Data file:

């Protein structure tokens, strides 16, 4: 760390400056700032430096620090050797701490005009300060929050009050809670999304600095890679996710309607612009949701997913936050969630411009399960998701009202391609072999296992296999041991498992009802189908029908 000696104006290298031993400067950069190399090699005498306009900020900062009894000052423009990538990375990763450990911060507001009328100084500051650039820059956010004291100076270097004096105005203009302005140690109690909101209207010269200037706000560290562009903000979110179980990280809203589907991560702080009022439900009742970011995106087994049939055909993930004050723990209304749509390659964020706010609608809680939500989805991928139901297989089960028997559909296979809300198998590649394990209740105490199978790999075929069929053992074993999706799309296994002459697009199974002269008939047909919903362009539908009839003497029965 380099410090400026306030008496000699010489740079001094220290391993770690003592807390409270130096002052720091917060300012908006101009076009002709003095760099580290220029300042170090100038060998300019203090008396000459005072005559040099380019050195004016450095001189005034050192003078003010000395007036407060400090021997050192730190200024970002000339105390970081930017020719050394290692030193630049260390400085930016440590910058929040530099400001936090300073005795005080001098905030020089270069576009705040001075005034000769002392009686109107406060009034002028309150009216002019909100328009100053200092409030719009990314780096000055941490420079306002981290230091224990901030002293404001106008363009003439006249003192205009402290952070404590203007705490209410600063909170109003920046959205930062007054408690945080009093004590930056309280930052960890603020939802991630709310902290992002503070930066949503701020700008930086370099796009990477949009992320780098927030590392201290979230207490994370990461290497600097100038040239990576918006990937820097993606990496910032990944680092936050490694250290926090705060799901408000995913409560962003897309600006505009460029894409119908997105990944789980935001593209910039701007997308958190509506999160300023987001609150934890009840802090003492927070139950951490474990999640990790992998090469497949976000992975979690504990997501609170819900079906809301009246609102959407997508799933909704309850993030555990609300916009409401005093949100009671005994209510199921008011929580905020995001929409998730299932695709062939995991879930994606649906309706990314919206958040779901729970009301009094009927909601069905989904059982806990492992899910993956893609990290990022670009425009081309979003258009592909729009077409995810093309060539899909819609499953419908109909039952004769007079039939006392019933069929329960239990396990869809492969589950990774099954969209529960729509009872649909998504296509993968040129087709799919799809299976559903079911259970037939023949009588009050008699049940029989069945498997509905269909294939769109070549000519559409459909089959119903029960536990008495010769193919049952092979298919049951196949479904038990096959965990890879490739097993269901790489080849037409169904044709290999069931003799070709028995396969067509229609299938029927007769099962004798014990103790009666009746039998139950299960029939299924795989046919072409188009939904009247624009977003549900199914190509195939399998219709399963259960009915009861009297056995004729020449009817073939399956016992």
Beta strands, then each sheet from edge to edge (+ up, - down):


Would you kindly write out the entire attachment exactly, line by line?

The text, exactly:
């Protein structure tokens, strides 16, 4: 760390400056700032430096620090050797701490005009300060929050009050809670999304600095890679996710309607612009949701997913936050969630411009399960998701009202391609072999296992296999041991498992009802189908029908 000696104006290298031993400067950069190399090699005498306009900020900062009894000052423009990538990375990763450990911060507001009328100084500051650039820059956010004291100076270097004096105005203009302005140690109690909101209207010269200037706000560290562009903000979110179980990280809203589907991560702080009022439900009742970011995106087994049939055909993930004050723990209304749509390659964020706010609608809680939500989805991928139901297989089960028997559909296979809300198998590649394990209740105490199978790999075929069929053992074993999706799309296994002459697009199974002269008939047909919903362009539908009839003497029965 380099410090400026306030008496000699010489740079001094220290391993770690003592807390409270130096002052720091917060300012908006101009076009002709003095760099580290220029300042170090100038060998300019203090008396000459005072005559040099380019050195004016450095001189005034050192003078003010000395007036407060400090021997050192730190200024970002000339105390970081930017020719050394290692030193630049260390400085930016440590910058929040530099400001936090300073005795005080001098905030020089270069576009705040001075005034000769002392009686109107406060009034002028309150009216002019909100328009100053200092409030719009990314780096000055941490420079306002981290230091224990901030002293404001106008363009003439006249003192205009402290952070404590203007705490209410600063909170109003920046959205930062007054408690945080009093004590930056309280930052960890603020939802991630709310902290992002503070930066949503701020700008930086370099796009990477949009992320780098927030590392201290979230207490994370990461290497600097100038040239990576918006990937820097993606990496910032990944680092936050490694250290926090705060799901408000995913409560962003897309600006505009460029894409119908997105990944789980935001593209910039701007997308958190509506999160300023987001609150934890009840802090003492927070139950951490474990999640990790992998090469497949976000992975979690504990997501609170819900079906809301009246609102959407997508799933909704309850993030555990609300916009409401005093949100009671005994209510199921008011929580905020995001929409998730299932695709062939995991879930994606649906309706990314919206958040779901729970009301009094009927909601069905989904059982806990492992899910993956893609990290990022670009425009081309979003258009592909729009077409995810093309060539899909819609499953419908109909039952004769007079039939006392019933069929329960239990396990869809492969589950990774099954969209529960729509009872649909998504296509993968040129087709799919799809299976559903079911259970037939023949009588009050008699049940029989069945498997509905269909294939769109070549000519559409459909089959119903029960536990008495010769193919049952092979298919049951196949479904038990096959965990890879490739097993269901790489080849037409169904044709290999069931003799070709028995396969067509229609299938029927007769099962004798014990103790009666009746039998139950299960029939299924795989046919072409188009939904009247624009977003549900199914190509195939399998219709399963259960009915009861009297056995004729020449009817073939399956016992």
Beta strands, then each sheet from edge to edge (+ up, - down):